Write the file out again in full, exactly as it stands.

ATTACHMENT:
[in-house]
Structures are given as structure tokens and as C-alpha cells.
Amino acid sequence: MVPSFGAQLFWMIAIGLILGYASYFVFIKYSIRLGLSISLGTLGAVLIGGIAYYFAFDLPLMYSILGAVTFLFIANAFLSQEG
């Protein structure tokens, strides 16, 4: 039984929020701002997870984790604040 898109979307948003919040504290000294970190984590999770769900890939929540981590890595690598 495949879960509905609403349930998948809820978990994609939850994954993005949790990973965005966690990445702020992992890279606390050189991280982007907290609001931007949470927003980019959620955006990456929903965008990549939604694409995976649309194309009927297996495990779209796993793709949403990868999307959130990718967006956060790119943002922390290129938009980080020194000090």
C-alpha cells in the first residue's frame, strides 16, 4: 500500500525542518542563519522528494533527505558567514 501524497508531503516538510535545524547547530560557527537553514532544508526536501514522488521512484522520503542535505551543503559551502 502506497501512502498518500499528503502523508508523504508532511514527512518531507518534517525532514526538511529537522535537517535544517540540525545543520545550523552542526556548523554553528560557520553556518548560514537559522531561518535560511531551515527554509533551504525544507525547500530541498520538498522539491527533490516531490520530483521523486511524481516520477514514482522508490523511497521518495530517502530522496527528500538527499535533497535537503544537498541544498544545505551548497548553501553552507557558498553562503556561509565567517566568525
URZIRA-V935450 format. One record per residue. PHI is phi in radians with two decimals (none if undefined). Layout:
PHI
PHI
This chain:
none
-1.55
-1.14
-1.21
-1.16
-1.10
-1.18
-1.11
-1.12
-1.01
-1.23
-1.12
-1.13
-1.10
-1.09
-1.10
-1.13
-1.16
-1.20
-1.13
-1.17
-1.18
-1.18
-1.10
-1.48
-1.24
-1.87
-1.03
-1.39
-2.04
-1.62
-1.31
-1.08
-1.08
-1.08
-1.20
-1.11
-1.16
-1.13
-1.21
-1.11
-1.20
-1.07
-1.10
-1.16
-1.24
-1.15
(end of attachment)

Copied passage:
[in-house]
Structures are given as structure tokens and as C-alpha cells.
Amino acid sequence: MVPSFGAQLFWMIAIGLILGYASYFVFIKYSIRLGLSISLGTLGAVLIGGIAYYFAFDLPLMYSILGAVTFLFIANAFLSQEG
């Protein structure tokens, strides 16, 4: 039984929020701002997870984790604040 898109979307948003919040504290000294970190984590999770769900890939929540981590890595690598 495949879960509905609403349930998948809820978990994609939850994954993005949790990973965005966690990445702020992992890279606390050189991280982007907290609001931007949470927003980019959620955006990456929903965008990549939604694409995976649309194309009927297996495990779209796993793709949403990868999307959130990718967006956060790119943002922390290129938009980080020194000090």
C-alpha cells in the first residue's frame, strides 16, 4: 500500500525542518542563519522528494533527505558567514 501524497508531503516538510535545524547547530560557527537553514532544508526536501514522488521512484522520503542535505551543503559551502 502506497501512502498518500499528503502523508508523504508532511514527512518531507518534517525532514526538511529537522535537517535544517540540525545543520545550523552542526556548523554553528560557520553556518548560514537559522531561518535560511531551515527554509533551504525544507525547500530541498520538498522539491527533490516531490520530483521523486511524481516520477514514482522508490523511497521518495530517502530522496527528500538527499535533497535537503544537498541544498544545505551548497548553501553552507557558498553562503556561509565567517566568525
URZIRA-V935450 format. One record per residue. PHI is phi in radians with two decimals (none if undefined). Layout:
PHI
PHI
This chain:
none
-1.55
-1.14
-1.21
-1.16
-1.10
-1.18
-1.11
-1.12
-1.01
-1.23
-1.12
-1.13
-1.10
-1.09
-1.10
-1.13
-1.16
-1.20
-1.13
-1.17
-1.18
-1.18
-1.10
-1.48
-1.24
-1.87
-1.03
-1.39
-2.04
-1.62
-1.31
-1.08
-1.08
-1.08
-1.20
-1.11
-1.16
-1.13
-1.21
-1.11
-1.20
-1.07
-1.10
-1.16
-1.24
-1.15